September 30 is the National Day for Truth and Reconciliation, a nationwide opportunity for reflection and reckoning. At YWCA Hamilton, we will be marking this moment with discussion, education and engagement, both within the organization and in the community.
First, we must remember that there can be no Reconciliation without first seeking the Truth. For us here at YWCA Hamilton, that means we continue to recognize and reflect on how we were founded as a white, Christian organization, and how YWCA Hamilton’s roots are intertwined with white supremacy and colonization. We are currently pursuing a research partnership in order to review our 130 years of archived materials in order to fully understand the concrete ways we benefited from and participated in those systems of oppression.
We remain focused on our efforts to show allyship and create community partnerships within the Indigenous community, including prioritizing housing for Indigenous women at the new Putman Family YWCA in partnership with HRIC, our local Friendship Centre and Ottawa St. neighbors.
We are also proud to support Roberta and Dawn Hill, two incredible survivors of the Mohawk Institute Residential School, who are leading the campaign to create the Mohawk Village Memorial Park at the former Mohawk Institute. In addition to supporting this good work, we have partnered with ‘We Dance For Life,’ an organization dedicated to healing and gatherings of families of Missing and
Murdered Indigenous Women, Girls and Two-Spirit People spanning across Ontario, Quebec and Western Canada.
As Sept. 30 approaches, our staff will be marking the National Day of Truth and Reconciliation with workshops, training opportunities, and moments of reflection. On September 29, the Healthy Minds @Work committee will host a workshop focusing on Indigenous Mental Health and Allyship. Our entire child care team is undergoing training focusing on Truth and Reconciliation, and on Sept. 30, child care staff and children across all of our centres will be provided with orange shirts and will participate in discussion about the meaning of Orange Shirt Day.
On Sept 30, all staff are invited to a virtual learning session focusing on the explanation and significance of the National Day for Truth & Reconciliation, as well as an exploration of the meaning and significance of the land acknowledgment.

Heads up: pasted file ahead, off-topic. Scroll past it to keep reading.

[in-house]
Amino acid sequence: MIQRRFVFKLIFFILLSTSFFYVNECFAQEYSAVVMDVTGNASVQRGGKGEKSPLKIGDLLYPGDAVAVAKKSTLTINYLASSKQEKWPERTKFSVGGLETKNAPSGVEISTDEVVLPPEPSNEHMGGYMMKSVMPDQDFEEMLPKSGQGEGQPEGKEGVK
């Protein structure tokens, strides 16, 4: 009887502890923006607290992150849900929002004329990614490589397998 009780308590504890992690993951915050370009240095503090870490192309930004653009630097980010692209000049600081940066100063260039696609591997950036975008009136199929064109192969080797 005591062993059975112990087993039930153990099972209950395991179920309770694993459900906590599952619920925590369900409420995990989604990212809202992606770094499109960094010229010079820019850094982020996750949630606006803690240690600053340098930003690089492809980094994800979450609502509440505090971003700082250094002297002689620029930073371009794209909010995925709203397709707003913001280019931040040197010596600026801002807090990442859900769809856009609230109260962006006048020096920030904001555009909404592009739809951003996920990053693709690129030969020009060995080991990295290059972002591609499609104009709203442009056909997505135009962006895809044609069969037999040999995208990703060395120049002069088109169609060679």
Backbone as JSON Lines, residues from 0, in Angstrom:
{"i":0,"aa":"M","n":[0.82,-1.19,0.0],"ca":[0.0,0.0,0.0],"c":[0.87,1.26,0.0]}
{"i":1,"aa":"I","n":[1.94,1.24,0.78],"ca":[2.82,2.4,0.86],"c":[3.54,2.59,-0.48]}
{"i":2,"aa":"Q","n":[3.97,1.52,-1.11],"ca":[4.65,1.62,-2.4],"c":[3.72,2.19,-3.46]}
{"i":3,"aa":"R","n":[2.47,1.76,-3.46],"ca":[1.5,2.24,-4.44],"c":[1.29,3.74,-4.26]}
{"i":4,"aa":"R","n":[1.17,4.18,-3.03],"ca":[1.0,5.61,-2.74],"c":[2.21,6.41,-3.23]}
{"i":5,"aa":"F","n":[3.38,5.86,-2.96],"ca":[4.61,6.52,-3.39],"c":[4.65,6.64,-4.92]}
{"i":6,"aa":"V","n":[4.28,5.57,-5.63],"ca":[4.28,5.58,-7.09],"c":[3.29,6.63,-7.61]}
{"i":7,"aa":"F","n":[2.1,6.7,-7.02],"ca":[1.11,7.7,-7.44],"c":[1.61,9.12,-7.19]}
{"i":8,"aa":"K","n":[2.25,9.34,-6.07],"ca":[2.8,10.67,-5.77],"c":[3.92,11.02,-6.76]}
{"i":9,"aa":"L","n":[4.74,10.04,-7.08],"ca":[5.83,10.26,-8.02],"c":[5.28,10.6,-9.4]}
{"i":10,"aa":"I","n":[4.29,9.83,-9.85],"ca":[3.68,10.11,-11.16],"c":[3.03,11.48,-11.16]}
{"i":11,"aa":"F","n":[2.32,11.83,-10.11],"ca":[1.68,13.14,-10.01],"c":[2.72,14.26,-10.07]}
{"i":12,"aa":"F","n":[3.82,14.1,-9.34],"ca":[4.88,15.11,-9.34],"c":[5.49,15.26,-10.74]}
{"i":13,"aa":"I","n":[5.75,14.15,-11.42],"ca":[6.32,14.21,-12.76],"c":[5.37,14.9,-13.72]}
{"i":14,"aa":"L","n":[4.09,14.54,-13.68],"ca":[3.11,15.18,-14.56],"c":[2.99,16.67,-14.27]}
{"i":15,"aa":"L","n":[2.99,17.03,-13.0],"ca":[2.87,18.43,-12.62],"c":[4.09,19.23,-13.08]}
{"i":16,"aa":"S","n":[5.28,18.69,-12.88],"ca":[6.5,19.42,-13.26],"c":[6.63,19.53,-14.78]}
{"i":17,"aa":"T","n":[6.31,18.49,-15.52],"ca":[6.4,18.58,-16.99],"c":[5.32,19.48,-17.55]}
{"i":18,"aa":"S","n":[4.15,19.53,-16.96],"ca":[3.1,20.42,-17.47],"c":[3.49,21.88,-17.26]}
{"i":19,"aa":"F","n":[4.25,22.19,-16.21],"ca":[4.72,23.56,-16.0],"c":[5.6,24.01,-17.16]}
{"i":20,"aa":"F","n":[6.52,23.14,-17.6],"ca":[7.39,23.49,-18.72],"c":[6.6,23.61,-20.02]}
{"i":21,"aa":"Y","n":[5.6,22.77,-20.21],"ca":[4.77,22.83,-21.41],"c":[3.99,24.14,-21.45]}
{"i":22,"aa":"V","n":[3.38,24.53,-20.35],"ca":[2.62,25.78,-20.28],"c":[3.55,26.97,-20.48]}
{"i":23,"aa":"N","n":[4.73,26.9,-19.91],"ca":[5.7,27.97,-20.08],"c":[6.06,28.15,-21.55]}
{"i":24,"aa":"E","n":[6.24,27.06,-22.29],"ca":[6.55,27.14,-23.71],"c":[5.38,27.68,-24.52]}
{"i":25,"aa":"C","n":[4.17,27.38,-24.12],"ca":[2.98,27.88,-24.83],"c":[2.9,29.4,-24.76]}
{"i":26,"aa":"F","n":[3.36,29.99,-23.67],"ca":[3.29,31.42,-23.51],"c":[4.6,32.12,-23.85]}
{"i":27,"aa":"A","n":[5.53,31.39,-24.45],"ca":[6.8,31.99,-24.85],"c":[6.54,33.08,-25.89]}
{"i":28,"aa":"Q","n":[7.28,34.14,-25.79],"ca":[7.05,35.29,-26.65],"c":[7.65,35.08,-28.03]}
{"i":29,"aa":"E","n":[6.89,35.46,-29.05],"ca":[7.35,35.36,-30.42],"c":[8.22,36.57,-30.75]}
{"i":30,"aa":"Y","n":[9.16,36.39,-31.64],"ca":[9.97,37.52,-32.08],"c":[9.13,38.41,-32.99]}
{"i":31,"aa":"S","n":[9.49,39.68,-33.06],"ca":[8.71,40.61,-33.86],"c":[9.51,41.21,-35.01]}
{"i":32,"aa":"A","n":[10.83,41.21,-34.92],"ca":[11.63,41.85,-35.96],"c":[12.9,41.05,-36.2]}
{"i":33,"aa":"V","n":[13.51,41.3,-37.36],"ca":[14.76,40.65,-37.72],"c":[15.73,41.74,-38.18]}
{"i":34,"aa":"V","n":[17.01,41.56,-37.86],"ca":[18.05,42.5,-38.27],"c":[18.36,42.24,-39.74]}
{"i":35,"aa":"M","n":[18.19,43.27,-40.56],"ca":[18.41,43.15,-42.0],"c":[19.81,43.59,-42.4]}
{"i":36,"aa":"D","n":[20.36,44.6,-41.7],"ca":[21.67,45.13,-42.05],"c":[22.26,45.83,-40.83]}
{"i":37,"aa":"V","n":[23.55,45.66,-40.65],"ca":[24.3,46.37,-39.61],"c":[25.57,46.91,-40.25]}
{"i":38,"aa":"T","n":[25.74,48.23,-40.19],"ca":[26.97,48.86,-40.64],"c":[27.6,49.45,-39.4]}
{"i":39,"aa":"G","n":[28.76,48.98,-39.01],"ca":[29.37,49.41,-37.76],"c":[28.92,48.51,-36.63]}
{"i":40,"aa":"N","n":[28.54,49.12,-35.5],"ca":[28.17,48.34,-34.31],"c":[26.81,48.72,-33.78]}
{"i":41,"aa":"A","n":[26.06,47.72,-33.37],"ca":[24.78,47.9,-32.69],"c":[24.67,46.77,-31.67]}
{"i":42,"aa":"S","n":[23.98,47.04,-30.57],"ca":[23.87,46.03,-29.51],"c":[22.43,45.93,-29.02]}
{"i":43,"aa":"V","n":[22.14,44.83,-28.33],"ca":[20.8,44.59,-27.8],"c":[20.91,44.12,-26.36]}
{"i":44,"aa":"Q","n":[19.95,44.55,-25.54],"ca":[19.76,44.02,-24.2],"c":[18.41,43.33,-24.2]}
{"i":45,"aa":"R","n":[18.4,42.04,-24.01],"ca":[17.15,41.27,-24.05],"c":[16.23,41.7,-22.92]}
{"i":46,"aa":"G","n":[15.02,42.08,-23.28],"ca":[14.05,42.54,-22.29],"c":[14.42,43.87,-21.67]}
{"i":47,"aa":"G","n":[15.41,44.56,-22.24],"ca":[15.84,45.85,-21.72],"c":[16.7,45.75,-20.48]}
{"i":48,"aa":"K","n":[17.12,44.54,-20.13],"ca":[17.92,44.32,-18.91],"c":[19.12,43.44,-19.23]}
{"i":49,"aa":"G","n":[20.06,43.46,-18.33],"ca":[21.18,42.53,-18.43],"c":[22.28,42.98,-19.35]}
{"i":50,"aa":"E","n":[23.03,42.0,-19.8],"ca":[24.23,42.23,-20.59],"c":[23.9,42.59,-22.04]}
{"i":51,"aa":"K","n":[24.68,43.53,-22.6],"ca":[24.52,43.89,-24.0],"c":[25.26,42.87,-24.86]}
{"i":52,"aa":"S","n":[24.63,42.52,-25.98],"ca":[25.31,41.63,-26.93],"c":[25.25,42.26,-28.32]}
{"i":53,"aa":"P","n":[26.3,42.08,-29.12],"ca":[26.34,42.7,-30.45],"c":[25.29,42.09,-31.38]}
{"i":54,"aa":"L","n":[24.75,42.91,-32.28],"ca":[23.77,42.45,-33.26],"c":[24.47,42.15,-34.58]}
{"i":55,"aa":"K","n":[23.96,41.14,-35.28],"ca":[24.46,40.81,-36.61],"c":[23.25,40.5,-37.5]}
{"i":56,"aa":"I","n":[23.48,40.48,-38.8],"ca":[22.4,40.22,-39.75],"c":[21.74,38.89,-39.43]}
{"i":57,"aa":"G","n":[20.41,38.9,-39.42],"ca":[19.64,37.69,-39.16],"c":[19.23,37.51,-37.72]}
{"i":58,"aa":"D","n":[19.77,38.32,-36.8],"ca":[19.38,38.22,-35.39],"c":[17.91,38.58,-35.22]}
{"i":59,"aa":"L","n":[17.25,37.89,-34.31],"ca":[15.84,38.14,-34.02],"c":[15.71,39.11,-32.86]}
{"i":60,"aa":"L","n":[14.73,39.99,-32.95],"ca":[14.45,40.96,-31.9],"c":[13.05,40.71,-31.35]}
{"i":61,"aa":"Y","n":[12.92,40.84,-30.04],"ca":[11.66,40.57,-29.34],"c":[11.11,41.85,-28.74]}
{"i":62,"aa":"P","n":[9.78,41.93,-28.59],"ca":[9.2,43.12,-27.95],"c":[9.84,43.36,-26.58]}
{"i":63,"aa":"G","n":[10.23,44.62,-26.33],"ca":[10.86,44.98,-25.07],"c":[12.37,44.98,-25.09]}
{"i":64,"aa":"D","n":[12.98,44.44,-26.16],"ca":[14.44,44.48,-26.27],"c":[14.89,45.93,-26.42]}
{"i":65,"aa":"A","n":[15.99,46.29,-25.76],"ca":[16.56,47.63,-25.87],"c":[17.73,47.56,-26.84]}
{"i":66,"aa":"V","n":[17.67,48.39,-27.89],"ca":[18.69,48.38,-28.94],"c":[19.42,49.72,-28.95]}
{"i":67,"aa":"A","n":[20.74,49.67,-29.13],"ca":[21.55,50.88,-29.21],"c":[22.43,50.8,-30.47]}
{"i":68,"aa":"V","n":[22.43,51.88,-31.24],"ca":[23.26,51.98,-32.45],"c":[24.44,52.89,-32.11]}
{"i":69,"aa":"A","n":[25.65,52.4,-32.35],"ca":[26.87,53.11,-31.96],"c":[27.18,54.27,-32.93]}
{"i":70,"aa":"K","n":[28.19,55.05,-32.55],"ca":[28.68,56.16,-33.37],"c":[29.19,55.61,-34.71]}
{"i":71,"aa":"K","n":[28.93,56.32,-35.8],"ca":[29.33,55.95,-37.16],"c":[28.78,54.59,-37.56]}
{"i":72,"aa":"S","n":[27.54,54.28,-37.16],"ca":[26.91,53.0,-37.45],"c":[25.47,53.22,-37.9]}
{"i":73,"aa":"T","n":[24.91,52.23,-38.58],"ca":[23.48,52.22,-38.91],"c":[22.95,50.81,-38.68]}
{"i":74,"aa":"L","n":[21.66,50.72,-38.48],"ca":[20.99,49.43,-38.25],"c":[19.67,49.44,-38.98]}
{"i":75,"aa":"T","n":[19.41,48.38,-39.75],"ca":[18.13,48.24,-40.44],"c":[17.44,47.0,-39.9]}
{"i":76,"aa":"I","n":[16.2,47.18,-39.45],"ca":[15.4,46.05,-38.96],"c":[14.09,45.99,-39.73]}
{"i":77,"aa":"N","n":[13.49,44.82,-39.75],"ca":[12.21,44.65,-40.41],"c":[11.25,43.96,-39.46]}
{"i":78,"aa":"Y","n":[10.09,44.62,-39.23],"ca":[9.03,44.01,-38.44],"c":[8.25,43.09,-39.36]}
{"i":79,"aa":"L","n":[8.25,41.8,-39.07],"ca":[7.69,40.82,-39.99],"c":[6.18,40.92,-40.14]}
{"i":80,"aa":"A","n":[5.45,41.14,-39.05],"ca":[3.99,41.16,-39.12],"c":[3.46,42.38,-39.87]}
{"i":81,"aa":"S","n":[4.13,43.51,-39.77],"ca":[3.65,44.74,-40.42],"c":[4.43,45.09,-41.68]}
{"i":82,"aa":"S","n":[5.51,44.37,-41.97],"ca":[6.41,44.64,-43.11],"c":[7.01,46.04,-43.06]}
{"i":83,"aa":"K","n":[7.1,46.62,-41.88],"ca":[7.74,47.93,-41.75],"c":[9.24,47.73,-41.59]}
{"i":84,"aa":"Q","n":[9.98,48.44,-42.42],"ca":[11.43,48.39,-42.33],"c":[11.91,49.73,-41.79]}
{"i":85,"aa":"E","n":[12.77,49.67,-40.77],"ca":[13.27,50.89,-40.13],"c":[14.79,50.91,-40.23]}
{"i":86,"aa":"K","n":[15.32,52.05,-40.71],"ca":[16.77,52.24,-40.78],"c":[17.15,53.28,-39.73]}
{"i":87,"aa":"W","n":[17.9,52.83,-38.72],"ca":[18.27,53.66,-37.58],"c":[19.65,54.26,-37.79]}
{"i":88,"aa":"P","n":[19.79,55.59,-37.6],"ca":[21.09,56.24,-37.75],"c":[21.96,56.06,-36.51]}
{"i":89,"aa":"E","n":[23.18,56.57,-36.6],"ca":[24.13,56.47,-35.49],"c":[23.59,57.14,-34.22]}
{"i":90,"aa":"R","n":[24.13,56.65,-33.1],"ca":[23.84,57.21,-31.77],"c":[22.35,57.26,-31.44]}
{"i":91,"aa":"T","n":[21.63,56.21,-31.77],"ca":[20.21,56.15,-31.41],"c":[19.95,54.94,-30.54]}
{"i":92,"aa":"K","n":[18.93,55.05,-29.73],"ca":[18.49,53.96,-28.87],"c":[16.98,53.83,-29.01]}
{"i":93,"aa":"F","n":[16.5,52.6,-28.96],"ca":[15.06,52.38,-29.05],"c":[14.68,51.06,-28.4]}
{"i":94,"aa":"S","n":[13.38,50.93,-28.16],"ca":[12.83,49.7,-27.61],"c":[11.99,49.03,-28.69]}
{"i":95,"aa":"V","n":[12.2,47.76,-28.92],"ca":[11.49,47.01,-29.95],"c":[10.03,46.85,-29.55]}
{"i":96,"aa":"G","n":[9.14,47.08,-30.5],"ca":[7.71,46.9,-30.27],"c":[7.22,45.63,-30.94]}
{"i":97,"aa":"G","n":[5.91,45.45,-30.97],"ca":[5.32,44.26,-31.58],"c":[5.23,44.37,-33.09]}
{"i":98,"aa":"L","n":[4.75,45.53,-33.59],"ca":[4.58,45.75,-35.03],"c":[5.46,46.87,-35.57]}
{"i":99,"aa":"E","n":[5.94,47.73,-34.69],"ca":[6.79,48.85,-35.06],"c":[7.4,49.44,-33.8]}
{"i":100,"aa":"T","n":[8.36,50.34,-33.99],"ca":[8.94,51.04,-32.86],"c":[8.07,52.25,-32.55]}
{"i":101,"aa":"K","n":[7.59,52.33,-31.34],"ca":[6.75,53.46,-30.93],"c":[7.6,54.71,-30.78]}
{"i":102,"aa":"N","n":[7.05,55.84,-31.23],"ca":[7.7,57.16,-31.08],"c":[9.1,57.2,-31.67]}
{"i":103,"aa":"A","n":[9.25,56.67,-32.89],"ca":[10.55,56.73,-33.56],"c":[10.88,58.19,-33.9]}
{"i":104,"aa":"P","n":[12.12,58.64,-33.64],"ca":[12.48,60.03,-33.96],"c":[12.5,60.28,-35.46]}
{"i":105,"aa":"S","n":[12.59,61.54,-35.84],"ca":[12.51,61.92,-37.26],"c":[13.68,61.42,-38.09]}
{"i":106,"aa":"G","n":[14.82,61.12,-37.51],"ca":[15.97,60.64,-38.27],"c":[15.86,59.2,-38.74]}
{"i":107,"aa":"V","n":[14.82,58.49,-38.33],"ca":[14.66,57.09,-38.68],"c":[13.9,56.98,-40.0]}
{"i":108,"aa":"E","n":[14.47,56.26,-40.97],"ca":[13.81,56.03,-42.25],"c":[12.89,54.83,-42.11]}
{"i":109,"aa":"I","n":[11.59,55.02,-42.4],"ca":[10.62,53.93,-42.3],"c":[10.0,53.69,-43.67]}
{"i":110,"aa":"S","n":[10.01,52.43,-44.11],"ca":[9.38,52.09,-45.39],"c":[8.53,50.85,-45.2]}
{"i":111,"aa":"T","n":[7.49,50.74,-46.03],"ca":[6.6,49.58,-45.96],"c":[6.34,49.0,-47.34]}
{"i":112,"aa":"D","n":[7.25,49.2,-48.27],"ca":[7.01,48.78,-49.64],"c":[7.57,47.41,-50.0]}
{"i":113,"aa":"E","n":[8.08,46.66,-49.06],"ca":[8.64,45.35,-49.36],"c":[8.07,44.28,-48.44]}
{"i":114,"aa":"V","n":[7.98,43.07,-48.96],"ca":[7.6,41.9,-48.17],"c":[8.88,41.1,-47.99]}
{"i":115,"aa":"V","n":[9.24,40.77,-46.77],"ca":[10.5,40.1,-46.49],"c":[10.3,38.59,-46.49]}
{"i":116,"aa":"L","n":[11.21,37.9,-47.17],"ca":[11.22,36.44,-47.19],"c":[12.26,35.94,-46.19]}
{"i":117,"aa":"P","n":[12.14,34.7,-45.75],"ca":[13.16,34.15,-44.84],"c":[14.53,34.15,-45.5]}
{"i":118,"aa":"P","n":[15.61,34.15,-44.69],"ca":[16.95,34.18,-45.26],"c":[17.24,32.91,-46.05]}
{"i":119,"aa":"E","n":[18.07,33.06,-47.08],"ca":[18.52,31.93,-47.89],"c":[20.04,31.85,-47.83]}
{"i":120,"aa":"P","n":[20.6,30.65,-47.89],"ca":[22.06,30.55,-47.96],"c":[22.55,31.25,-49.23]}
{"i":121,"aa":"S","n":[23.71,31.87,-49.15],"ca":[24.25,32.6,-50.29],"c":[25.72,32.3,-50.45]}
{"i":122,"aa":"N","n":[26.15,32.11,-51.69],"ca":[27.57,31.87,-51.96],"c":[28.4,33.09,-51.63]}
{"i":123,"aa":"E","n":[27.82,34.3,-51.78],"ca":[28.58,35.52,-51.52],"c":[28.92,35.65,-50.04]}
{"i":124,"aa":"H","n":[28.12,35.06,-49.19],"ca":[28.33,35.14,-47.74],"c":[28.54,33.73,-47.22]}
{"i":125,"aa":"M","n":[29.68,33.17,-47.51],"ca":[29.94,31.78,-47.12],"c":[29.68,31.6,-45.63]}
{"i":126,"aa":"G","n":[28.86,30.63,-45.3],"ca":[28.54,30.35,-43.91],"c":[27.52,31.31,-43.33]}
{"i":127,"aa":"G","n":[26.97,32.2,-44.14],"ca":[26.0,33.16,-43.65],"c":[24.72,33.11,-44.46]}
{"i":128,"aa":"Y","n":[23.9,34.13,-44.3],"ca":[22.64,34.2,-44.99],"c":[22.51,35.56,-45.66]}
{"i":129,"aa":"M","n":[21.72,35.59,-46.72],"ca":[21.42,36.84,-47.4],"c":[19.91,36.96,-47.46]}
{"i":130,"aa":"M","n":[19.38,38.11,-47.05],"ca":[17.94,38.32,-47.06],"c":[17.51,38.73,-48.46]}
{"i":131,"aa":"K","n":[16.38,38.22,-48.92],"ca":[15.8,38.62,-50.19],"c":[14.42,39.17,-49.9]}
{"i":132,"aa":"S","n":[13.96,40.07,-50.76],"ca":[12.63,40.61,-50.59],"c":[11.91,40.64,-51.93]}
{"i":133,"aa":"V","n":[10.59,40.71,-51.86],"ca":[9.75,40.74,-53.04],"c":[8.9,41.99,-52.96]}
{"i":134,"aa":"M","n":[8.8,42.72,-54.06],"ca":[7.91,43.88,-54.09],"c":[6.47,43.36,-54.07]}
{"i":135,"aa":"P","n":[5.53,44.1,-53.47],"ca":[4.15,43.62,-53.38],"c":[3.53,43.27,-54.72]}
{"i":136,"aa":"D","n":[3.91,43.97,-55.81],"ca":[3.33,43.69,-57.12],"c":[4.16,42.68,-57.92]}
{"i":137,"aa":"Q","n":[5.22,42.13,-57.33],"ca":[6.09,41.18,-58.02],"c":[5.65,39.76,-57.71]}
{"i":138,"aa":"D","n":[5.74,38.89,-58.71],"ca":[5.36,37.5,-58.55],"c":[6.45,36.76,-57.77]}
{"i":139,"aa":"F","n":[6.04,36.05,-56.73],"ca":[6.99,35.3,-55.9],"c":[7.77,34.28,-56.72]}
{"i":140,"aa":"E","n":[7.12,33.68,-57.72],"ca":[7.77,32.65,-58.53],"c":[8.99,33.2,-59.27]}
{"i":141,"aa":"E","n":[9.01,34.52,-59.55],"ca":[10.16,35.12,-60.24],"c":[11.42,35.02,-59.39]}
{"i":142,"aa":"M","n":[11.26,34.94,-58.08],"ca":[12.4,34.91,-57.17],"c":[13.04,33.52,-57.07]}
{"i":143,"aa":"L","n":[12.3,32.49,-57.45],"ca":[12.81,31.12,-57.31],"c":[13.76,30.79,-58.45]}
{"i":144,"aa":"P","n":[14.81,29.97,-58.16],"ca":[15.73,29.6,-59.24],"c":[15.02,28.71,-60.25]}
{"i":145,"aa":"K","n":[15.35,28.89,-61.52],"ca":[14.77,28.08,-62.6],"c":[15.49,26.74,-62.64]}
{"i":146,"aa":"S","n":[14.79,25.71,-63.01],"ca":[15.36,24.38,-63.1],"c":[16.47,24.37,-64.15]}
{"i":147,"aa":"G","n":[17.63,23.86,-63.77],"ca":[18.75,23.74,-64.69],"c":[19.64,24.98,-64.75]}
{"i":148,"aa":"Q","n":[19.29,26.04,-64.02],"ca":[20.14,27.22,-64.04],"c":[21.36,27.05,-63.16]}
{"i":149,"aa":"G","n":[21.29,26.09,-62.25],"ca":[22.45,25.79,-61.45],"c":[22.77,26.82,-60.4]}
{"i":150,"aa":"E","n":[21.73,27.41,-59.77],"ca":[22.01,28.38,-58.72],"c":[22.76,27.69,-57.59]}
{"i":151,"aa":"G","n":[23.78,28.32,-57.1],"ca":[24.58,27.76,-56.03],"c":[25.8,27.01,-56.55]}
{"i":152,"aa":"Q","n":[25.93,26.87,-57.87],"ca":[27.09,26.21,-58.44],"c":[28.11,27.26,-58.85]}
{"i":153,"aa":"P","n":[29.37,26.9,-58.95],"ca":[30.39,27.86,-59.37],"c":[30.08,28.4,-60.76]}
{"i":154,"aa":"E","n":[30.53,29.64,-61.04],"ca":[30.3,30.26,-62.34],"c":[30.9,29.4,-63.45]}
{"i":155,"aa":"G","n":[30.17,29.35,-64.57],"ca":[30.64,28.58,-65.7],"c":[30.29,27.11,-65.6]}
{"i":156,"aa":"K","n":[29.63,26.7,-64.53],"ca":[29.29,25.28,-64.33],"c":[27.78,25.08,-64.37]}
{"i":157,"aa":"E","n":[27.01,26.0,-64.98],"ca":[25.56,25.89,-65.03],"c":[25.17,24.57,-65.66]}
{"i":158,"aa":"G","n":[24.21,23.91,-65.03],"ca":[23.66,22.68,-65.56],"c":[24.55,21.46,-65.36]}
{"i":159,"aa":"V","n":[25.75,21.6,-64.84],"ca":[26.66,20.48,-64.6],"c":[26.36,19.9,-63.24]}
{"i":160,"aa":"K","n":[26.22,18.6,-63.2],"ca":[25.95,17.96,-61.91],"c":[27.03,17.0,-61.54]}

In the community, there are also several events that I encourage you to attend. On Sept. 25, several Indigenous organizations in Hamilton are hosting a day of music in Gage Park featuring DJs and traditional singers with Emcee Cheri Maracle. Admission is free, and there will be door prizes, food, vendors, the GO-VAXX Bus and more.
We are also happy to support an initiative led by the Coalition of Hamilton Indigenous Leadership. On the afternoon of Sept. 30, they will be hosting a booth in the common area of Lime Ridge Mall offering orange shirts for donations of $20 each, free orange buttons, two different publications providing information about residential schools and colouring books for kids.
Six Nations is also encouraging the community to engage in an “Act of Awareness” and, using the hashtag #SNOrangeShirtDay, post photos that illustrate what Orange Shirt Day means to you. They have provided several crisis lines for those who may be struggling and need support:
Six Nations 24/7 Mobile Crisis Line: 519-445-2204 or 1-866-445-2204
Six Nations Mental Health and Addictions: 519-445-2143 (Monday-Friday, 8:30am-4:30pm)
National Indian Residential School Crisis Line: 1-866-925-4419
For further learning and resources about ways to mark the National Day of Truth and Reconciliation, please visit YWCA Canada’s resource page.